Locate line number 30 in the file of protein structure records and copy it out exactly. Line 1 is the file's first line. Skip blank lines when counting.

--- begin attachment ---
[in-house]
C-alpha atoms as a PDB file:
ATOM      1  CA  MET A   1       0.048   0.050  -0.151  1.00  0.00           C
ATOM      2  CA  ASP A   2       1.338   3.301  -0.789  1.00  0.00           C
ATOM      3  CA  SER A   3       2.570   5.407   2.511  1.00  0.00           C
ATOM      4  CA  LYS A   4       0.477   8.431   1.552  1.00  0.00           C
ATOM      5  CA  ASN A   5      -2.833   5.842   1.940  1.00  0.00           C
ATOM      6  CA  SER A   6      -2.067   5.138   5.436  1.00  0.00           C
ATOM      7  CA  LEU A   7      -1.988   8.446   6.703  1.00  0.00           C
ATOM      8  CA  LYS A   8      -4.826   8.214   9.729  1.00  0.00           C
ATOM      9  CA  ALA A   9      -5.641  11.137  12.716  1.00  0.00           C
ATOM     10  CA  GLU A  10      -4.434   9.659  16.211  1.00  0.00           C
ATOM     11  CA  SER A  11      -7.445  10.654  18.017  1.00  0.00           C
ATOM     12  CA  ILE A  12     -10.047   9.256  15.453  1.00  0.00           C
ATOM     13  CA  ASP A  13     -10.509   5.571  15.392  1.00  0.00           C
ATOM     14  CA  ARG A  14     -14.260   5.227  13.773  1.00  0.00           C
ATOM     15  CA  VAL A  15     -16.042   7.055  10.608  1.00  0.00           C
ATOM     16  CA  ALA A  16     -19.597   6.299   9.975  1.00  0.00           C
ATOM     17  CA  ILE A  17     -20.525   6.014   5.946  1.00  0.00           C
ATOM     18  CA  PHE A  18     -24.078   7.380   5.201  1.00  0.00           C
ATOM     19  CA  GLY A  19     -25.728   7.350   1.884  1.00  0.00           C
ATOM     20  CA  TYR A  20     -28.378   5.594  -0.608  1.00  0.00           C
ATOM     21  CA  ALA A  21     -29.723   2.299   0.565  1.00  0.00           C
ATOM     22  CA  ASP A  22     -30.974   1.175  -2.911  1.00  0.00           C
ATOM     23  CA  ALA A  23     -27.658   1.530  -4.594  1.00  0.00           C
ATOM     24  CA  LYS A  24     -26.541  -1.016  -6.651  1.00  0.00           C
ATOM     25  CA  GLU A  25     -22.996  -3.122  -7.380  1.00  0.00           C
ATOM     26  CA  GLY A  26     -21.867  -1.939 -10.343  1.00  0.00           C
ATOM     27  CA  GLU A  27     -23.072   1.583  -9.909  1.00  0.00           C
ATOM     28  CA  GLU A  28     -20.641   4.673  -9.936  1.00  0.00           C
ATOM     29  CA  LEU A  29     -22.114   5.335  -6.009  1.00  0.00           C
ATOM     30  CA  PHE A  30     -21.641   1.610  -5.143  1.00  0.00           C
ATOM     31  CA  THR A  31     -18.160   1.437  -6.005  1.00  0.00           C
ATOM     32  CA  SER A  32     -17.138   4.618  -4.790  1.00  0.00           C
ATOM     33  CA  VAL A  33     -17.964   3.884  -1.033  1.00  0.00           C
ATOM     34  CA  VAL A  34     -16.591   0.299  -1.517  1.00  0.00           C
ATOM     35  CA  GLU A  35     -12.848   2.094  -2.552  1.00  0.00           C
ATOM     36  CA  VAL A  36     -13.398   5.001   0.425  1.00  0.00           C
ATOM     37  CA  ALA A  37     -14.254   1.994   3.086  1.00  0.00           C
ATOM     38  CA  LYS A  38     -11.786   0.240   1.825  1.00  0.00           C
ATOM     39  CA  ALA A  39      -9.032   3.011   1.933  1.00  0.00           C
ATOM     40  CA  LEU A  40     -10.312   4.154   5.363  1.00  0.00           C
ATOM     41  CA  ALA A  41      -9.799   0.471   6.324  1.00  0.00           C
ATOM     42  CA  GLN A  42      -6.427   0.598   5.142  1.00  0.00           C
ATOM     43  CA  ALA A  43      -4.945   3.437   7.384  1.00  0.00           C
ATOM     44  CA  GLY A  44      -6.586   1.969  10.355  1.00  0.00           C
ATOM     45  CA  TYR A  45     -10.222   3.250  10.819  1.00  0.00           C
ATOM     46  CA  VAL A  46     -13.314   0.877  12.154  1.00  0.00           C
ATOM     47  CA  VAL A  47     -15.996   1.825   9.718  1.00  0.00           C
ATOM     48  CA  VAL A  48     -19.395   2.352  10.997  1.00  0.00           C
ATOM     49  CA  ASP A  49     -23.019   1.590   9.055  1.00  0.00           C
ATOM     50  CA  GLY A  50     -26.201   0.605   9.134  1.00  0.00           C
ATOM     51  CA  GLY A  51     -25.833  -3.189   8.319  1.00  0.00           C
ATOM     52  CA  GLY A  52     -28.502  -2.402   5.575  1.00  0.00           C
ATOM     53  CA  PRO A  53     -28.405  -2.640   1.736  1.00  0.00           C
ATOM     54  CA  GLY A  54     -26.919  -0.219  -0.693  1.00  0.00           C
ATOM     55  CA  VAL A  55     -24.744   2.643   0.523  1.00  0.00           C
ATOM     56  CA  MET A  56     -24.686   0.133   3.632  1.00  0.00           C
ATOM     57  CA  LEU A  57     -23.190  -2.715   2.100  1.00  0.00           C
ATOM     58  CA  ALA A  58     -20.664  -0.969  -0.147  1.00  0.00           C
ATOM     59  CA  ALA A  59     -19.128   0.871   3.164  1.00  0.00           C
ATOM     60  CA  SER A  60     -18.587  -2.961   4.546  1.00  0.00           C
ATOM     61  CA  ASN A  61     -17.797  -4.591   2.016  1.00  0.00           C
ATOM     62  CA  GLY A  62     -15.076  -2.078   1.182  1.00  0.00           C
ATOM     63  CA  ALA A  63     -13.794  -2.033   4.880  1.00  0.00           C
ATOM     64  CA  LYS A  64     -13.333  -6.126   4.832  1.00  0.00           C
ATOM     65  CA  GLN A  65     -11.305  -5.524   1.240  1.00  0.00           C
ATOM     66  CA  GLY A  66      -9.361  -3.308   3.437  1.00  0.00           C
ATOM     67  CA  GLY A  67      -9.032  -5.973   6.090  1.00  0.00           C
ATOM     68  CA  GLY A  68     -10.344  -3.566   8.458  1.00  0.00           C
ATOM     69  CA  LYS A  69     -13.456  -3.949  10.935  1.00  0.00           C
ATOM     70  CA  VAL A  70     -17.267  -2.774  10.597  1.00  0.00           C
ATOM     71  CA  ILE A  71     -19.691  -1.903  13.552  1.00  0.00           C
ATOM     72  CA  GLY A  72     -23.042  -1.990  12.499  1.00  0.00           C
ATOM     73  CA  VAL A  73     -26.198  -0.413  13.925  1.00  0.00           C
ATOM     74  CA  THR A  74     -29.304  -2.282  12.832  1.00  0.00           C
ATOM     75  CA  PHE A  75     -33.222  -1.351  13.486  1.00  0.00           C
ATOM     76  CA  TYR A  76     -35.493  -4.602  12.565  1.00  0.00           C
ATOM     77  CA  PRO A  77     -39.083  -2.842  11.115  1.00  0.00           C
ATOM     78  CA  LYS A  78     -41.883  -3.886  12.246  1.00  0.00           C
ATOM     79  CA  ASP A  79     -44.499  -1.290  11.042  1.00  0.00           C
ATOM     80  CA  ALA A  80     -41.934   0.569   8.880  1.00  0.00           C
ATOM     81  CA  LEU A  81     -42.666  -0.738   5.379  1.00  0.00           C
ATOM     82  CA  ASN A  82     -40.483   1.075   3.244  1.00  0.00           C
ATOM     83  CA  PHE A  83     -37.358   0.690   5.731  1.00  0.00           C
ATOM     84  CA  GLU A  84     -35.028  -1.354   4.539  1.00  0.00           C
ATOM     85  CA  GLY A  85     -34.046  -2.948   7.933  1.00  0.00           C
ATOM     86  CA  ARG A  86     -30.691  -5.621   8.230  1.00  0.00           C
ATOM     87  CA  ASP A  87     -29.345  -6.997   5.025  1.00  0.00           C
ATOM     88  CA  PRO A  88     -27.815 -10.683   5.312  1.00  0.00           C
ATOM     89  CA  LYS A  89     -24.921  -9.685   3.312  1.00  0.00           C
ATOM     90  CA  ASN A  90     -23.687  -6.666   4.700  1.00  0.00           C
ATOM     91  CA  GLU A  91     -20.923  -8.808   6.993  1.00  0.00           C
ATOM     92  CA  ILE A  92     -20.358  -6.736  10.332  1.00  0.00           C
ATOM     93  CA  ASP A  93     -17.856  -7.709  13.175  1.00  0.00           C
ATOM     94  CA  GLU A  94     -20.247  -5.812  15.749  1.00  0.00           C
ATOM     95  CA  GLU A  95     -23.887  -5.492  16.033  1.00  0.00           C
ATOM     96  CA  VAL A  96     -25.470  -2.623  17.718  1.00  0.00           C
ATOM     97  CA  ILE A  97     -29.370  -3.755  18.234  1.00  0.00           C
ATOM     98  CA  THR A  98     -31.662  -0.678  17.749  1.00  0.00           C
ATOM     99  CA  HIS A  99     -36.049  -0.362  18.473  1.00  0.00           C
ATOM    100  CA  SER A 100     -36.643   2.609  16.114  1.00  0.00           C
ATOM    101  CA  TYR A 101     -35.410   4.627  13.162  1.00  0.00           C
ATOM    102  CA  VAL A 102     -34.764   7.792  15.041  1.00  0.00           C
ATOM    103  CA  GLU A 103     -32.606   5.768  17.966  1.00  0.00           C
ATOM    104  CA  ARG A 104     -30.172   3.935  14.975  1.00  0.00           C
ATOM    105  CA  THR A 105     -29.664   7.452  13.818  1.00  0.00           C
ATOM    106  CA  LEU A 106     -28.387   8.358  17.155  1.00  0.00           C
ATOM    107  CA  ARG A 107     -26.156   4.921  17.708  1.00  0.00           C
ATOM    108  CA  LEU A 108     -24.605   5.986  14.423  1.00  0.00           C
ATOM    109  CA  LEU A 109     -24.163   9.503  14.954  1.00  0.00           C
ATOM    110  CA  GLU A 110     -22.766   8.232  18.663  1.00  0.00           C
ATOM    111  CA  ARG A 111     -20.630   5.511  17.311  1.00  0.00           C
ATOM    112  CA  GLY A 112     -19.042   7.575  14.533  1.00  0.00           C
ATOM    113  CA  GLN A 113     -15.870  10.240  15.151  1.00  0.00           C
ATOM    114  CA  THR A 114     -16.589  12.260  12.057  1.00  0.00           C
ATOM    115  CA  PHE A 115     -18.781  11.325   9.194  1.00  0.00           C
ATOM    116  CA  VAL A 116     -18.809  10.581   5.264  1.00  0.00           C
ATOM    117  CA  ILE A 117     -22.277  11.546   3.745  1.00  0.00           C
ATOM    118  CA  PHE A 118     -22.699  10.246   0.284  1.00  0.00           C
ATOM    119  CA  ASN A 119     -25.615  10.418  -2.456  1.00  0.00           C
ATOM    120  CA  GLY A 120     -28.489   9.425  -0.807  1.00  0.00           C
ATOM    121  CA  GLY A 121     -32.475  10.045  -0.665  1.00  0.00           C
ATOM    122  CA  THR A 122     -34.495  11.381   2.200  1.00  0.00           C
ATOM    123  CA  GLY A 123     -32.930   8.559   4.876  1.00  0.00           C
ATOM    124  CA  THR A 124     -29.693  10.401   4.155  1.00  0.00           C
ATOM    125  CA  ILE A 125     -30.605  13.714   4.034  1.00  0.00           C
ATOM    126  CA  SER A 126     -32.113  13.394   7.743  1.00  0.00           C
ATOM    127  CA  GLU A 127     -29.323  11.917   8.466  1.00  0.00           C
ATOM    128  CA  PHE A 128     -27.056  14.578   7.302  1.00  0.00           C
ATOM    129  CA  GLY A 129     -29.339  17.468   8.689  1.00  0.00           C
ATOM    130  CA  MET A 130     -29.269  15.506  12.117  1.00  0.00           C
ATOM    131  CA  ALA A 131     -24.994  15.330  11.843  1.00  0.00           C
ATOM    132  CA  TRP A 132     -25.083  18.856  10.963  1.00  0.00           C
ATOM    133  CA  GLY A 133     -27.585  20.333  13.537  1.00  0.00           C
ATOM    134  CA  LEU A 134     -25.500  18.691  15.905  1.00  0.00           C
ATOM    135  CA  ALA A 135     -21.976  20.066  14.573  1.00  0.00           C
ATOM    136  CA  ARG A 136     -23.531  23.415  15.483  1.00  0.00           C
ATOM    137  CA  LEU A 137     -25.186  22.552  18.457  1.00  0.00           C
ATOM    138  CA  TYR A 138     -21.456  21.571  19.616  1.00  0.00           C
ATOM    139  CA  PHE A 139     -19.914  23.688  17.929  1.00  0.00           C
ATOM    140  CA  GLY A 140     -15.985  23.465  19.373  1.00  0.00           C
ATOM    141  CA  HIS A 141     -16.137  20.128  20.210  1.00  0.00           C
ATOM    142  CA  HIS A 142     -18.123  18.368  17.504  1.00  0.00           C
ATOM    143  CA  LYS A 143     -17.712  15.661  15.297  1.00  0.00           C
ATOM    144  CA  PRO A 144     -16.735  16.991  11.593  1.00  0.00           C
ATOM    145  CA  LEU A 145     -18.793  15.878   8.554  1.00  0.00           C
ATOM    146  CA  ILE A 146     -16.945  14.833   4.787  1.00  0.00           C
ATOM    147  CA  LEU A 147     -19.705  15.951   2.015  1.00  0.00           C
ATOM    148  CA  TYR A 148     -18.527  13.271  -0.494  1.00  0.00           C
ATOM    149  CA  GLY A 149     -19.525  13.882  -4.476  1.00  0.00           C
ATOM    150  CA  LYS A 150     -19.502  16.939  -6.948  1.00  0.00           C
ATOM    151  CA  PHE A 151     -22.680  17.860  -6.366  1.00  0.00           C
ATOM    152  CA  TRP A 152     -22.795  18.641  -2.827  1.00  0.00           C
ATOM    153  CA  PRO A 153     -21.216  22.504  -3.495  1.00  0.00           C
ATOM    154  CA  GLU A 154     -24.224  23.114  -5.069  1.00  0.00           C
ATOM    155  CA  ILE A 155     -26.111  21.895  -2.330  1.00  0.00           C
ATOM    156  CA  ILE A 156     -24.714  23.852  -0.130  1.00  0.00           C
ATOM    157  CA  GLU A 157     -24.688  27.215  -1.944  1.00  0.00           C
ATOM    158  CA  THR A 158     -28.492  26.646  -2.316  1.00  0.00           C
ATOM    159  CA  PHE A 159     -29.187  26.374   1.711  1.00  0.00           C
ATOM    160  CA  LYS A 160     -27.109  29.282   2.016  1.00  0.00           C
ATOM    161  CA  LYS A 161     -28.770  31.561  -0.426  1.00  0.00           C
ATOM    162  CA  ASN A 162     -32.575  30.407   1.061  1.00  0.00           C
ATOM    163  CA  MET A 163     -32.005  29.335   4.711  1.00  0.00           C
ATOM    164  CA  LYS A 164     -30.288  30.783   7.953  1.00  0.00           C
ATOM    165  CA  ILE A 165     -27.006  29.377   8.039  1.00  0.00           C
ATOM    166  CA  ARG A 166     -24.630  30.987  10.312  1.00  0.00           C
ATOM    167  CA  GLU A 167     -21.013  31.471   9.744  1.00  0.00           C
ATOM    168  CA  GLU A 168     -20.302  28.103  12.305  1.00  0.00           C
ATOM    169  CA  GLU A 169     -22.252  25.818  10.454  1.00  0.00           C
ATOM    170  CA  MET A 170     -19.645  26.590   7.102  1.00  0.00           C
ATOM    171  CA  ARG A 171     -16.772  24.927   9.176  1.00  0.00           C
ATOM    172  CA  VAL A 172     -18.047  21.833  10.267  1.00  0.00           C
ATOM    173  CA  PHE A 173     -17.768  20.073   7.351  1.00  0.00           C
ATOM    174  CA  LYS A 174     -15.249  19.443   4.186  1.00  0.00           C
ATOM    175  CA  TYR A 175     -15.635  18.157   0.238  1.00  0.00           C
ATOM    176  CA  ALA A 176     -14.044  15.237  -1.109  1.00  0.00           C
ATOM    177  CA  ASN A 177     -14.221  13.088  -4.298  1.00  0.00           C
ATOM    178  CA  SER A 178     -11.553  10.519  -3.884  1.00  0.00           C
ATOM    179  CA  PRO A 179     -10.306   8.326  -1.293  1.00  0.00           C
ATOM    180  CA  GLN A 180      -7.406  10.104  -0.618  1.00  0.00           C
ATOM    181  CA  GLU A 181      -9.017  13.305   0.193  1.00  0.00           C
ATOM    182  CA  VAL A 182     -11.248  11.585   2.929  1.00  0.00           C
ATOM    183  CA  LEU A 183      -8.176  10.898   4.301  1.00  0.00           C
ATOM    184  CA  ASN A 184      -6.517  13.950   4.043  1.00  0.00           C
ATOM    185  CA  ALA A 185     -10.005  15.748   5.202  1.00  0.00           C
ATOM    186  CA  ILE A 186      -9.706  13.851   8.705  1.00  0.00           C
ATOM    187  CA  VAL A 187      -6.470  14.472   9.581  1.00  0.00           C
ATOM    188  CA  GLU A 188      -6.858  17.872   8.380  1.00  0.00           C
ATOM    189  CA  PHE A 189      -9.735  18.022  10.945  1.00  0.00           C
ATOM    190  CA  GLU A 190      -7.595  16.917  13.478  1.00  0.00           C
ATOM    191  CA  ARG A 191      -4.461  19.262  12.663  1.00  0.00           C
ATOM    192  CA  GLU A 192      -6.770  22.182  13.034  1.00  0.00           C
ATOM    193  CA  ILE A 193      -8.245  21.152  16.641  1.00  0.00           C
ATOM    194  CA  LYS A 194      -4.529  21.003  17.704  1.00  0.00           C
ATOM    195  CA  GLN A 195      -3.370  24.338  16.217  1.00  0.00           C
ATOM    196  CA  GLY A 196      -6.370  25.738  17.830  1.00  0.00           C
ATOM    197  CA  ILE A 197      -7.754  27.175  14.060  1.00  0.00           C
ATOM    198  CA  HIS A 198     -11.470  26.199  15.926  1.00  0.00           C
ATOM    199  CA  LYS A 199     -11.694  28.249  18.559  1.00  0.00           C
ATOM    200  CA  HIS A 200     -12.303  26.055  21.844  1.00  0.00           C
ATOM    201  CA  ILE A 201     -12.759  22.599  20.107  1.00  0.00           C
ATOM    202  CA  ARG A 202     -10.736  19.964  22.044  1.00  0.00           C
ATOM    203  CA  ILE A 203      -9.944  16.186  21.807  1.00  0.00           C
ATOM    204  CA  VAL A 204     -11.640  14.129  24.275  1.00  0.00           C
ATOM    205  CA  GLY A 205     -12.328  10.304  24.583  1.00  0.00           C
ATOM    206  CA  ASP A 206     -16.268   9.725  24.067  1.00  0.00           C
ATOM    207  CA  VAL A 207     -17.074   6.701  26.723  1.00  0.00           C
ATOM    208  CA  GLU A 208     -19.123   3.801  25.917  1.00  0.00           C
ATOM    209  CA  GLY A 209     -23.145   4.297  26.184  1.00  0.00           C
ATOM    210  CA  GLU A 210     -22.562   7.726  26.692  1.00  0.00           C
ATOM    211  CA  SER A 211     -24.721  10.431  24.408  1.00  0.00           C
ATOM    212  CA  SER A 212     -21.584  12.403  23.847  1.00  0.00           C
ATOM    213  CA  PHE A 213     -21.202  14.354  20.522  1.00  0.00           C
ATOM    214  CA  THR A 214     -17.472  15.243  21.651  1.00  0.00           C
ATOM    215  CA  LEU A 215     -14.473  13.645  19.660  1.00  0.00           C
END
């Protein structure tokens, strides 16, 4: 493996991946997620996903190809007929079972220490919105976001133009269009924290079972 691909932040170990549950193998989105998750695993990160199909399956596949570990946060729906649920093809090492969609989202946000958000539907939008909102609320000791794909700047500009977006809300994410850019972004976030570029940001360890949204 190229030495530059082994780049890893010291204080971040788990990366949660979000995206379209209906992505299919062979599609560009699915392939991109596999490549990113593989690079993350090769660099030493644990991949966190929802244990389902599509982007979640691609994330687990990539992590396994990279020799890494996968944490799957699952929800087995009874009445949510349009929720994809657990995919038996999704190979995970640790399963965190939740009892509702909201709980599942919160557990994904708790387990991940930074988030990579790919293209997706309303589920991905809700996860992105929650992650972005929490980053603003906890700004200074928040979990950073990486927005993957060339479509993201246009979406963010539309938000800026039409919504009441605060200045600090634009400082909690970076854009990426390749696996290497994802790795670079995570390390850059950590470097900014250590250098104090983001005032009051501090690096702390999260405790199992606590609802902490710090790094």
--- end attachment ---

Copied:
ATOM     28  CA  GLU A  28     -20.641   4.673  -9.936  1.00  0.00           C